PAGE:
The Design Life: How Do the Dwell 24 See the World?

We surveyed our designers to find out—the results may surprise you.
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We asked this year’s Dwell 24—our annual roster of the most exciting new names in design—about everything from how they procrastinate to the one object they’re yearning to reinvent. Check out their responses below.

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My studio is...

  • 87% A hive of productive clutter 
  • 13% A study in head-clearing minimalism
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If I had to choose one... 

  • 44% Brutalism 
  • 30% Memphis
  • 26% Bauhaus

The last thing I designed was...

  • Face mugs and vases for the "We Are Everywhere" Pride show in Oakland. —Viviana Matsuda, Mud Witch
  • A policy document for a communal woodshop. —Joyce Lin
  • A new type of wall-covering, made from a range of environmentally responsible materials. —Tiffany Loy 
  • We are currently busy with flower pots. —Martin Duchêne and Charlotte Gigan, Studio Biskt
  • A doorstop. —Gregory Beson, Studio Beson

My daily creative ritual is...

  • Deep breath in, deep breath out, and constantly reminding myself to just be observant as I go about my day. —Thabisa Mjo, Mash.T Design
  • Linking up with my team on WhatsApp for constant banter. — Ciaran McGuigan, Orior

  • Getting stuck in traffic on my commute is my greatest source of contemplation and creation. —Joyce Lin

I am...

  • 92% Right-handed
  • 4% Left-handed
  • 4% Ambidextrous 

My favorite material is... 

  • 26% Steel
  • 21% Wood 
  • 9% Clay 
  • 9% Wool 
  • 5% Marble 
  • 5% Resin 
  • 5% Concrete 
  • 4% Fabric 
  • 4% Paper 
  • 4% Hair 
  • 4% Any pliable material 
  • 4% All of the above
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Ways I procrastinate...

  • If I want to procrastinate big time, I walk the entire length of L.A.’s Wilshire Boulevard—16 miles of divergent neighborhoods and architectural styles. I take a friend and make a day of it. A meal in K-Town is mandatory. —Thomas Musca, Cassius Castings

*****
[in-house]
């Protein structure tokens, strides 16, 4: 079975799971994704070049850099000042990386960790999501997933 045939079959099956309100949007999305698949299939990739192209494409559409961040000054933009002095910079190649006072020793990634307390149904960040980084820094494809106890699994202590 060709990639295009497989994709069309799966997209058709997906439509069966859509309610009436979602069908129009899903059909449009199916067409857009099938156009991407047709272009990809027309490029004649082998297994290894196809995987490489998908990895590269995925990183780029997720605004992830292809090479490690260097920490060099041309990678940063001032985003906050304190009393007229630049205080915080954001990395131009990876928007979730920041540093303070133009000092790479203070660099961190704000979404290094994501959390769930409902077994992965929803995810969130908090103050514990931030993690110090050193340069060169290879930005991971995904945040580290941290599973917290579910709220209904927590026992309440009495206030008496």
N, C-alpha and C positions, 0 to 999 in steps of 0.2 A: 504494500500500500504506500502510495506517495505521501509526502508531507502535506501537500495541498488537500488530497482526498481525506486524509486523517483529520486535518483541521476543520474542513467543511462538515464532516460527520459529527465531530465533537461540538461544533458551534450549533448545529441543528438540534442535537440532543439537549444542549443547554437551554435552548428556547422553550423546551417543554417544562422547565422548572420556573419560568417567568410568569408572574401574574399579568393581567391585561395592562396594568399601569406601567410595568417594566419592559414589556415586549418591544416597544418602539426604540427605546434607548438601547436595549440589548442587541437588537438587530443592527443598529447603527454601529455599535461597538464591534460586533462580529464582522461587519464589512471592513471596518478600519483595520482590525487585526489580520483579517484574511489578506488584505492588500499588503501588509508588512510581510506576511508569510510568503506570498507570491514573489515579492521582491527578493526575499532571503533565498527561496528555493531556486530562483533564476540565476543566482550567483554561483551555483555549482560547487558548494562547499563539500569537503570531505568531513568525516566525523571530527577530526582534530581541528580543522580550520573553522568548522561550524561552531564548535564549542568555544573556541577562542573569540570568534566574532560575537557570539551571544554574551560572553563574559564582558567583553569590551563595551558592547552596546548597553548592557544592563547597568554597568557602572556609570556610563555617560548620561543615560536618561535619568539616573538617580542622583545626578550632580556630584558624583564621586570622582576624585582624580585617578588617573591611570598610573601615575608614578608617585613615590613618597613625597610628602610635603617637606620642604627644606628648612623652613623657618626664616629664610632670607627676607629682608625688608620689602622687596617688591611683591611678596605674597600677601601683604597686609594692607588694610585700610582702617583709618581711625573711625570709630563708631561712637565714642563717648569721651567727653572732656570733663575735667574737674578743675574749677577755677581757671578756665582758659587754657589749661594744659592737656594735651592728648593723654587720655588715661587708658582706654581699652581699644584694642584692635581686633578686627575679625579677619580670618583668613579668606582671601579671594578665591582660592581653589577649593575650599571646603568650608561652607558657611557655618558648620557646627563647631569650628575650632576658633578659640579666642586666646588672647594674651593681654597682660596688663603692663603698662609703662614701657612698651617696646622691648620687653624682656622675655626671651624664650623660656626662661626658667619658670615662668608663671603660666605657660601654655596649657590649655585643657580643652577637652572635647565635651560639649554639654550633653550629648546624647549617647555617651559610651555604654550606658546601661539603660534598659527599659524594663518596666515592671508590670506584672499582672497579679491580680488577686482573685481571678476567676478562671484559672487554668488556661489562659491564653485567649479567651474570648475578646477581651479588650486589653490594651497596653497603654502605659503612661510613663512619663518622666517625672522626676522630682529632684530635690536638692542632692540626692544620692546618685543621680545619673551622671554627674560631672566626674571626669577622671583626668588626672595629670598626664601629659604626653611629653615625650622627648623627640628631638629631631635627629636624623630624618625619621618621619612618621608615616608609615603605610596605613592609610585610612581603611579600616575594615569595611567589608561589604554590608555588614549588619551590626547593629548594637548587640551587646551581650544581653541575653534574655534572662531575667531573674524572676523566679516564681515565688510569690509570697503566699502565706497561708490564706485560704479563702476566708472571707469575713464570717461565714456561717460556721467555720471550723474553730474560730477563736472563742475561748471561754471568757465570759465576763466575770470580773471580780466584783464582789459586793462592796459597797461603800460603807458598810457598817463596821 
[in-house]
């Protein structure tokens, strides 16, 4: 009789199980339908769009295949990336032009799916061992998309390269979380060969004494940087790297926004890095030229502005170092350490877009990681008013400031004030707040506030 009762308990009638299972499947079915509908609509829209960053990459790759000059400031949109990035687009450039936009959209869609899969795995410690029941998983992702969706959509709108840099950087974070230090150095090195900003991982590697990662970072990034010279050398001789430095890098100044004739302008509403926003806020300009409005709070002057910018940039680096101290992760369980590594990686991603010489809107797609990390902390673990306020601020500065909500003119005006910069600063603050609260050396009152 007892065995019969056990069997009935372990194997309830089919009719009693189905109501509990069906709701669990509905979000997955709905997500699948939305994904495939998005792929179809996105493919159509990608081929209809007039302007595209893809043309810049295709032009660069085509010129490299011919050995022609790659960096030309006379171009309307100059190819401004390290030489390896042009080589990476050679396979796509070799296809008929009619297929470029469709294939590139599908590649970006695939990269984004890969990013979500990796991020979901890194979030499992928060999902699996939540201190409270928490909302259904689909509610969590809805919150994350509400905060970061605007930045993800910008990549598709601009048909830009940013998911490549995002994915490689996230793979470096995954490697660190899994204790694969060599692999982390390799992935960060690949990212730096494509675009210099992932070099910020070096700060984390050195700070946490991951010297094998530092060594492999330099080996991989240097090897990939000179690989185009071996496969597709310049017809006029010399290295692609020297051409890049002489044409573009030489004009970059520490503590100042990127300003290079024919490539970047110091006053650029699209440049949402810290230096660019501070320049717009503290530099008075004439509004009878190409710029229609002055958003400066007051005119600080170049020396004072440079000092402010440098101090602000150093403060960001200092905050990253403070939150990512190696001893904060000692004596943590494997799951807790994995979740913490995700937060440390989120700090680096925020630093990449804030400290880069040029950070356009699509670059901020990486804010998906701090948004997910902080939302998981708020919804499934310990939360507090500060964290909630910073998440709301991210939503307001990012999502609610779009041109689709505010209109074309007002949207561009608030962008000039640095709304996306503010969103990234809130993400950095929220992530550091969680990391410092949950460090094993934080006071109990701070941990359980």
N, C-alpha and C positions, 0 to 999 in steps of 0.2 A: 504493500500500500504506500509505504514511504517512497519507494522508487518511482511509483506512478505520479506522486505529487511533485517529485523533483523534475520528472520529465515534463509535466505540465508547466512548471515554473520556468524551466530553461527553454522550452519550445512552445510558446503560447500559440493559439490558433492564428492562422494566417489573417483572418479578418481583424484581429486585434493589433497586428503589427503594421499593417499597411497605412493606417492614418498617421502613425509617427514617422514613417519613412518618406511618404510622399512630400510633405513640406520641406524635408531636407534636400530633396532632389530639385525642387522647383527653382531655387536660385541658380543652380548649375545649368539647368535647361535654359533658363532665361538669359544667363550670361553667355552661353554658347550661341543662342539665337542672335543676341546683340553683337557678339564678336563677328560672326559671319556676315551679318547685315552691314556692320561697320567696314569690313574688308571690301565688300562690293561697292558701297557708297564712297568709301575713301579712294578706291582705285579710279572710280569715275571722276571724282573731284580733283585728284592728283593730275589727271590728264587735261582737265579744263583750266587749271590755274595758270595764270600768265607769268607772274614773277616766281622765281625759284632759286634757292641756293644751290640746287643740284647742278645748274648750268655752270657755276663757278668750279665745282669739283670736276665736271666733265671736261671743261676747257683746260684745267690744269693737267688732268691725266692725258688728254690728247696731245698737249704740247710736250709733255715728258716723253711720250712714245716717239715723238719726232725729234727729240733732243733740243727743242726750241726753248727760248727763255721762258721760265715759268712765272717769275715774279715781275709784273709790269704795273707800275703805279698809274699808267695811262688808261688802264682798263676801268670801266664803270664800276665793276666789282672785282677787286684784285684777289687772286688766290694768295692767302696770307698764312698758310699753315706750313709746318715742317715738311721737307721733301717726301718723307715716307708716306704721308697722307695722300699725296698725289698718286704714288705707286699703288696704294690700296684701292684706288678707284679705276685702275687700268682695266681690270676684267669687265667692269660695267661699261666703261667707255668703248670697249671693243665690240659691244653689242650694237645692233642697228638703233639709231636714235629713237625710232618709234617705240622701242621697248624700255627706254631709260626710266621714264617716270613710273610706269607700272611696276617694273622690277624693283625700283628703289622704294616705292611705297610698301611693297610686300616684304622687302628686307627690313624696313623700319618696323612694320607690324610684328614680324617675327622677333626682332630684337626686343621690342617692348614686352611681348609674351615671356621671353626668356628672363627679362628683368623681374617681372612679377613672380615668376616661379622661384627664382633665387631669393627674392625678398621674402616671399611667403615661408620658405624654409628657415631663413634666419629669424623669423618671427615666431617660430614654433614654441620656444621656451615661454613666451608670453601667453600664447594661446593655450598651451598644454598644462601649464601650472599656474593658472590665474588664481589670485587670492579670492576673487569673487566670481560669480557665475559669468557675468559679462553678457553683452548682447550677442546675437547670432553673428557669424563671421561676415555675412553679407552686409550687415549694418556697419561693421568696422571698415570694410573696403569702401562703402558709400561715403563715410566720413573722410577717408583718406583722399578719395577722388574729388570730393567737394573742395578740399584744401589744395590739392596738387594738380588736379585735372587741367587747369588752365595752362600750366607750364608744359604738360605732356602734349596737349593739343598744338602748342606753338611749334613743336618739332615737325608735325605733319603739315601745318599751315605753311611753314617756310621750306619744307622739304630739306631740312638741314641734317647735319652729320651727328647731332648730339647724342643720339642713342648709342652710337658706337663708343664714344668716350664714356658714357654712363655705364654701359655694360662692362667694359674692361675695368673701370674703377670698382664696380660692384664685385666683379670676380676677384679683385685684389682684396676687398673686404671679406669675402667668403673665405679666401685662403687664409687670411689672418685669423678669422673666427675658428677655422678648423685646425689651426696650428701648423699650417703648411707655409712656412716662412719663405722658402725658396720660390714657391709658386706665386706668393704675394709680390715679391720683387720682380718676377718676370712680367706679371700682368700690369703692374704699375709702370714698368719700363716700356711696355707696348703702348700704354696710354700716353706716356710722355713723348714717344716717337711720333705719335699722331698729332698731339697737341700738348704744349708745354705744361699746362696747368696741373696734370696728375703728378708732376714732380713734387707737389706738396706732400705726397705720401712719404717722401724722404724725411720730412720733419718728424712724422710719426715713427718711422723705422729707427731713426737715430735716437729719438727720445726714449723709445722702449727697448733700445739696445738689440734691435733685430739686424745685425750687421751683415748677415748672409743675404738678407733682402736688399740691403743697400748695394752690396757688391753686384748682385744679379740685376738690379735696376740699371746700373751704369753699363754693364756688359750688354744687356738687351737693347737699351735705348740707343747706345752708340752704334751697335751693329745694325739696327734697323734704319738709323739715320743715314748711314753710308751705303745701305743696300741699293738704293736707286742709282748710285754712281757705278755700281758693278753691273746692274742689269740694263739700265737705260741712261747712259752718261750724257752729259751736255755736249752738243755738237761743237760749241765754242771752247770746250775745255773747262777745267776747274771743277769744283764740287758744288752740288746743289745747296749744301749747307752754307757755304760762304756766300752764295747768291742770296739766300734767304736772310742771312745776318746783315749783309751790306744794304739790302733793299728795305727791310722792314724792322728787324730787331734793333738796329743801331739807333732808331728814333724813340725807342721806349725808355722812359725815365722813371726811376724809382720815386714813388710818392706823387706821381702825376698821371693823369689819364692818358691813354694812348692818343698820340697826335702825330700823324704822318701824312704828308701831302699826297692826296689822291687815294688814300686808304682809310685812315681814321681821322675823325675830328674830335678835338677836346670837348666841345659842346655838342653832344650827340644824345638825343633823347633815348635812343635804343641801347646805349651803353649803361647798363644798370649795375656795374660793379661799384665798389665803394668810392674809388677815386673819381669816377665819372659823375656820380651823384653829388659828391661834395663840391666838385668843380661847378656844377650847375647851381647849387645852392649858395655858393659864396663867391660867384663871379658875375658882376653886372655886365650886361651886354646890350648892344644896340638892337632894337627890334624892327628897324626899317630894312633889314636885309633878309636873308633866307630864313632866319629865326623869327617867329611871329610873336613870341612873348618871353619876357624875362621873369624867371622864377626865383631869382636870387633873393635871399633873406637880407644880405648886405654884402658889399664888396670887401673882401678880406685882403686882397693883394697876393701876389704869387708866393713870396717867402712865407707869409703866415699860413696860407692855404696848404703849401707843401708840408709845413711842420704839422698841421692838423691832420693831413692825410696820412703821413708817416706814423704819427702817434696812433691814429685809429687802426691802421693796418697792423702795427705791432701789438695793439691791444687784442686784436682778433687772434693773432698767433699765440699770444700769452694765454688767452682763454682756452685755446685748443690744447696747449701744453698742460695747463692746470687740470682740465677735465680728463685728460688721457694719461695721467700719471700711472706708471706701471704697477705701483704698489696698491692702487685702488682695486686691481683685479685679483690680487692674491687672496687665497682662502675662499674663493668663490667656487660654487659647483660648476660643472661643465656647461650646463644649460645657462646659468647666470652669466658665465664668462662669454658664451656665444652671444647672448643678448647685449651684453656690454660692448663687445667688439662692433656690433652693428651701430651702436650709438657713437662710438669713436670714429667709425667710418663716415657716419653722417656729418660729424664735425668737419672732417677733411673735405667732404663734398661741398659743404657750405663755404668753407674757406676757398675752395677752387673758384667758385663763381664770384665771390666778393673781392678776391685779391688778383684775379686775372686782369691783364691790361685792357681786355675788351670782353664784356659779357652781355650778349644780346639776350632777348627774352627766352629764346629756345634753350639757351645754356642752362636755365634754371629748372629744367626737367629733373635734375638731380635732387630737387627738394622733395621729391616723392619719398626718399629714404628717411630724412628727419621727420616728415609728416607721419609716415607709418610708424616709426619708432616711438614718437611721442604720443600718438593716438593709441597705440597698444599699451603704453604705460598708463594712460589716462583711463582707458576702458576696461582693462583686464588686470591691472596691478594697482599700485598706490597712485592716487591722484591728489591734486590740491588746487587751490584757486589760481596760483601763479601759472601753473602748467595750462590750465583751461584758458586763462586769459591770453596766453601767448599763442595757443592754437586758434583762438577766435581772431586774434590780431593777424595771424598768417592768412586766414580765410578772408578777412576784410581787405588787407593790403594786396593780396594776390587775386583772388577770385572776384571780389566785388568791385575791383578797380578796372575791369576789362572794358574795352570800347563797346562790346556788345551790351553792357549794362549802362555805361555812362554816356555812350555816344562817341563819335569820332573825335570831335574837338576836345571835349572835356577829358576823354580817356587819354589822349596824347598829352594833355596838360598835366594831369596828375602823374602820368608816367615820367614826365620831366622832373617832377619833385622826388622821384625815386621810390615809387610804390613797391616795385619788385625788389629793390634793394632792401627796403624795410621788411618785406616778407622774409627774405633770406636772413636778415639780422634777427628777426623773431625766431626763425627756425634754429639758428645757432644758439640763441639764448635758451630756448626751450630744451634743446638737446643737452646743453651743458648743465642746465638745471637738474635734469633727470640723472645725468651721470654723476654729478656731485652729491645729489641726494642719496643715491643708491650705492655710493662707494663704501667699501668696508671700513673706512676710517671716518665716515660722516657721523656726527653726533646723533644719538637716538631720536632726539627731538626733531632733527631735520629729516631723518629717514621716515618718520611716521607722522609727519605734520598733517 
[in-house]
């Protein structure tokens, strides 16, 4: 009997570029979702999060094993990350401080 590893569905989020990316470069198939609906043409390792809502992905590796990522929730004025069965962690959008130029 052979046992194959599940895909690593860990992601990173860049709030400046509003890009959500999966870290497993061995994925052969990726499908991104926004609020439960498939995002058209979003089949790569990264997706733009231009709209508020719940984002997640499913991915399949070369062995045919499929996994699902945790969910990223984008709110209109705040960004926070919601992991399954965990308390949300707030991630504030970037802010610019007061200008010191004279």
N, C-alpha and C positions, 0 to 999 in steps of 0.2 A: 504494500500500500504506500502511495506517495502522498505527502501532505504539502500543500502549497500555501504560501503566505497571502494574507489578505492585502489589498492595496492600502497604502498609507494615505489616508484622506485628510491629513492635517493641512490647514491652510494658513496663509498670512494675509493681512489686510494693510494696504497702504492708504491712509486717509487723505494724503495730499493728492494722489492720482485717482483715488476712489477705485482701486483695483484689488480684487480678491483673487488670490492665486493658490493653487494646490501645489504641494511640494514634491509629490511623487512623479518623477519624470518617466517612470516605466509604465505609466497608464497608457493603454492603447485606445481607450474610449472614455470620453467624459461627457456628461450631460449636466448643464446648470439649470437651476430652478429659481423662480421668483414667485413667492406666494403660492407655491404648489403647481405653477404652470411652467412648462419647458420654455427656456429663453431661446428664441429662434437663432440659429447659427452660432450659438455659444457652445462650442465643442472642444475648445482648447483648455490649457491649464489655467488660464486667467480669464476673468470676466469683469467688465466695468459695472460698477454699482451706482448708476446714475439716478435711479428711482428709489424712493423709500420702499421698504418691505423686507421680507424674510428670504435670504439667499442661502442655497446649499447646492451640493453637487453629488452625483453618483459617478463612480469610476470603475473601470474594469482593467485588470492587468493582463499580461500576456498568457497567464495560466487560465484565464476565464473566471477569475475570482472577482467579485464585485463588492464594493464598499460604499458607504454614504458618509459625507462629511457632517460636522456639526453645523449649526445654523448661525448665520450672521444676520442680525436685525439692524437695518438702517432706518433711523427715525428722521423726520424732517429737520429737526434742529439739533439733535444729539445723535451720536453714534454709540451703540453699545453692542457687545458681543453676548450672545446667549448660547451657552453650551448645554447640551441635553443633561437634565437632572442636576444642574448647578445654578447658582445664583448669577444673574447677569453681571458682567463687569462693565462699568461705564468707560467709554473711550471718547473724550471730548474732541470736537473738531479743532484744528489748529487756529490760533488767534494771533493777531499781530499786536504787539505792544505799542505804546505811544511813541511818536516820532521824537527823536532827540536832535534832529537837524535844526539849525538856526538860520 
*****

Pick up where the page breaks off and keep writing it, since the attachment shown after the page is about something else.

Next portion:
• I like to cook. Every week I invent a new recipe. I like to lie in the sun with my cat. Read comic books. Play board games. Run. Eat ice cream on the beach. —Alex Rocca

The everyday object I would like to redesign is...

  • The fanny pack. I want to like it, but there are some major design flaws regarding size and position, which is why I made my own that I use every day. —Joyce Lin 
  • A humane redesign of the cell phone, such that it returns to its original role as tool, rather than all-consuming, addictive, soul-crushing device. (I have a problem managing my phone usage, clearly.) —Sean Kim, Wooj 
  • The face mask. If it were both effective and extremely comfortable, it wouldn’t feel like a hassle to use it. —Tiffany Loy

My heroes in design and life are...

  • Well, my fictional heroes are Tom and Jerry, but someone who gives without expecting something in return is a real-life hero. —Richard Yasmine 
  • Nature. Everybody copies her. —Llane Alexis

I do my best work...

  • 39% In the morning
  • 17% In the afternoon
  • 13% In the evening
  • 31% Late at night
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I work best with...

  • 64% Music 
  • 23% Silence 
  • 13% Podcasts
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The skill I would most like to learn...

  • I’d like to practice making cordage and become more knowledgeable about knot tying. It seems truly magical to create something so useful from what might be regarded as detritus. —Gregory Beson, Studio Beson 
  • If metaphorically, I can say "control my emotions." —Richard Yasmine

My most treasured possession is...

  • An opal strung on a necklace that my father gifted my mother for one of her birthdays. She passed it on to me before she transitioned. We are both Libras, and opal is our birthstone. It’s shaped into a sphere bead, which is almost impossible to do because opal is a soft stone. It wasn’t until several years ago when opals became trendy that people commented on how beautiful it is. —K’era Morgan, k-apostrophe